The Wrights refused to let the Smithsonian have it!

So it hung in the South Kensington Science Museum, in London, where it inspired a young man named Nevil Norway, who became one of the world's foremost aeronautical engineers in the 1920s and '30s ― but was better known as the novelist, Nevil Shute.

As a result of the quid-pro-quo to finally bring the Flyer home, Alberto Santos-Dumont, a household name and hero in Latin America, is almost unknown in the USA.


@publius that's a rather obscure comment about your guy Santos-Dumont @jalefkowit

@2ck @jalefkowit

What's obscure about it?

Because of the Langley-Curtis shenanigans, the Smithsonian, to get the Flyer, had to essentially agree to a "gag order" relating to other claimants to first flight, and US educational institutions have followed suit.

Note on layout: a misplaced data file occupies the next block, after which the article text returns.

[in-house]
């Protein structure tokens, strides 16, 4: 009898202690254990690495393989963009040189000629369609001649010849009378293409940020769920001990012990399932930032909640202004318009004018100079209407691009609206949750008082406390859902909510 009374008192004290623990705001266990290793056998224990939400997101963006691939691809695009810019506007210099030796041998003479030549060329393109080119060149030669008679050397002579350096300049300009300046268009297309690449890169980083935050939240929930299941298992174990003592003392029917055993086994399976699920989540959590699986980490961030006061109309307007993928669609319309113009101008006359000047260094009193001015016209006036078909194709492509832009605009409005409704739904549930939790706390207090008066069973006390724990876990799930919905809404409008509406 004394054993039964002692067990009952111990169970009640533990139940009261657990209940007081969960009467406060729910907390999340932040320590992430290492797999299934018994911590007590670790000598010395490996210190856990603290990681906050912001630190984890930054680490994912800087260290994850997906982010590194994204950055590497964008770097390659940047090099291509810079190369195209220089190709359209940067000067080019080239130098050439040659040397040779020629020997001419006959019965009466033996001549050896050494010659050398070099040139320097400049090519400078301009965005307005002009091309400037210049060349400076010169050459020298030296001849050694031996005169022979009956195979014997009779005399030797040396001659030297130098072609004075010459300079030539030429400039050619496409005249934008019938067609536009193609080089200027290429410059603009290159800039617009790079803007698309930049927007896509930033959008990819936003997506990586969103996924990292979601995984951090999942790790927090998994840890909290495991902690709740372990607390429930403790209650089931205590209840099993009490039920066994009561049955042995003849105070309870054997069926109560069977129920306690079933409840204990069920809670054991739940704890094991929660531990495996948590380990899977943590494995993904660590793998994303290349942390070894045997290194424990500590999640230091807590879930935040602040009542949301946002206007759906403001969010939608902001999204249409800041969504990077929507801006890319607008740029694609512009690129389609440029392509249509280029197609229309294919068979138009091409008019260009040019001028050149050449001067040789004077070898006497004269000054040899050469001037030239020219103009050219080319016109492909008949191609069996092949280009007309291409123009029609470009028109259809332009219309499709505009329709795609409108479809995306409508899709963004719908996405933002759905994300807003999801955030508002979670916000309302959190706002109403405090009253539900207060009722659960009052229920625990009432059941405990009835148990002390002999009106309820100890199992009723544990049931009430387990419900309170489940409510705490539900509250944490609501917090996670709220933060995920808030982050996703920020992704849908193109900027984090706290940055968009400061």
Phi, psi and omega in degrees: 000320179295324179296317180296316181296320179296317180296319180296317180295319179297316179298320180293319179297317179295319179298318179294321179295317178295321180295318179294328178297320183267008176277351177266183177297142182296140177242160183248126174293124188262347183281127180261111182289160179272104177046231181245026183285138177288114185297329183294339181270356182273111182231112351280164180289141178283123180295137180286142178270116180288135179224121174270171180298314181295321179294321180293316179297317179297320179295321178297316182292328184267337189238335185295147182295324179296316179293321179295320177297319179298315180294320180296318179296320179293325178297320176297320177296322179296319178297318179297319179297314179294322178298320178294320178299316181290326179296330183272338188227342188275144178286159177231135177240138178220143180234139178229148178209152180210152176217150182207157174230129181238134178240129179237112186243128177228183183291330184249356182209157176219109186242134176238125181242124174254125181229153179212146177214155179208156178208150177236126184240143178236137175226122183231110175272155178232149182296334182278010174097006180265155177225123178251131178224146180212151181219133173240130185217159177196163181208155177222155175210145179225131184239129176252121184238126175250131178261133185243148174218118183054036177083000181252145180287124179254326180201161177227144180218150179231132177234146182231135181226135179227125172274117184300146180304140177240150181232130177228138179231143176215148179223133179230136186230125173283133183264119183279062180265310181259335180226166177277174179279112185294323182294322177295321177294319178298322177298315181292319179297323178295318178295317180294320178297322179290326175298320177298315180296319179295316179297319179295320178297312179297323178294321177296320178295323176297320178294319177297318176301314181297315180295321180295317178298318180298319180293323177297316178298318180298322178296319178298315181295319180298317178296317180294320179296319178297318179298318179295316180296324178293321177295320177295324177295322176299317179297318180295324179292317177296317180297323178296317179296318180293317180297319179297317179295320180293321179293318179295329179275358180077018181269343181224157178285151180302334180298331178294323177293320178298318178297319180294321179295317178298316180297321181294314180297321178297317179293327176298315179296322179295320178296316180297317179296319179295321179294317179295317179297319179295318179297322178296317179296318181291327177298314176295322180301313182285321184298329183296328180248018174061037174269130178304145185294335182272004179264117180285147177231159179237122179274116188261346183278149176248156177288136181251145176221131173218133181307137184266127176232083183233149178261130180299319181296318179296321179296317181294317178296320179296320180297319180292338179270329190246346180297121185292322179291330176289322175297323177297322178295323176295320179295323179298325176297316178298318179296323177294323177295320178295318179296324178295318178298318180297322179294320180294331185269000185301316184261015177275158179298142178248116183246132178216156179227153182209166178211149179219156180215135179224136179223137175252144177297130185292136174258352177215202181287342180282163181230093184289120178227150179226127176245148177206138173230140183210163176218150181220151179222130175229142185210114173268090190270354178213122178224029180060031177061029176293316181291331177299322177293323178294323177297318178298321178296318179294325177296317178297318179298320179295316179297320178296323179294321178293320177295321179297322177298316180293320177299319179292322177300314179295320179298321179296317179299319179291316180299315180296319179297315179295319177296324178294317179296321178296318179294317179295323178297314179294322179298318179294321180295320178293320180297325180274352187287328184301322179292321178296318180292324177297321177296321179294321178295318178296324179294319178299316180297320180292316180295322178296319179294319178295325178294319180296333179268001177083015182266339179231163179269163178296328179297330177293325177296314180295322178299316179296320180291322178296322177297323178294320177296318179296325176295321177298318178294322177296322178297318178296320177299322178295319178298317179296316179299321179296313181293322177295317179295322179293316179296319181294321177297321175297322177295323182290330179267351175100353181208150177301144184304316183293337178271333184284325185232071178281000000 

Hence, Alberto Santos-Dumont, who holds the FAI record (meaning he did it in Paris in front of judges) for first powered controlled heavier-than-air flight is virtually never mentioned in the USA. In Brazil he's a national hero.

obscure for the reasons you gave... many (most?) people haven't heard of the guy or the history you relate.

@2ck @jalefkowit

Americans in the narrow sense of the USA? No, most haven't heard of him.

The literally billions of people who live from the Mexican border down to Patagonia, and in Europe? Yes!

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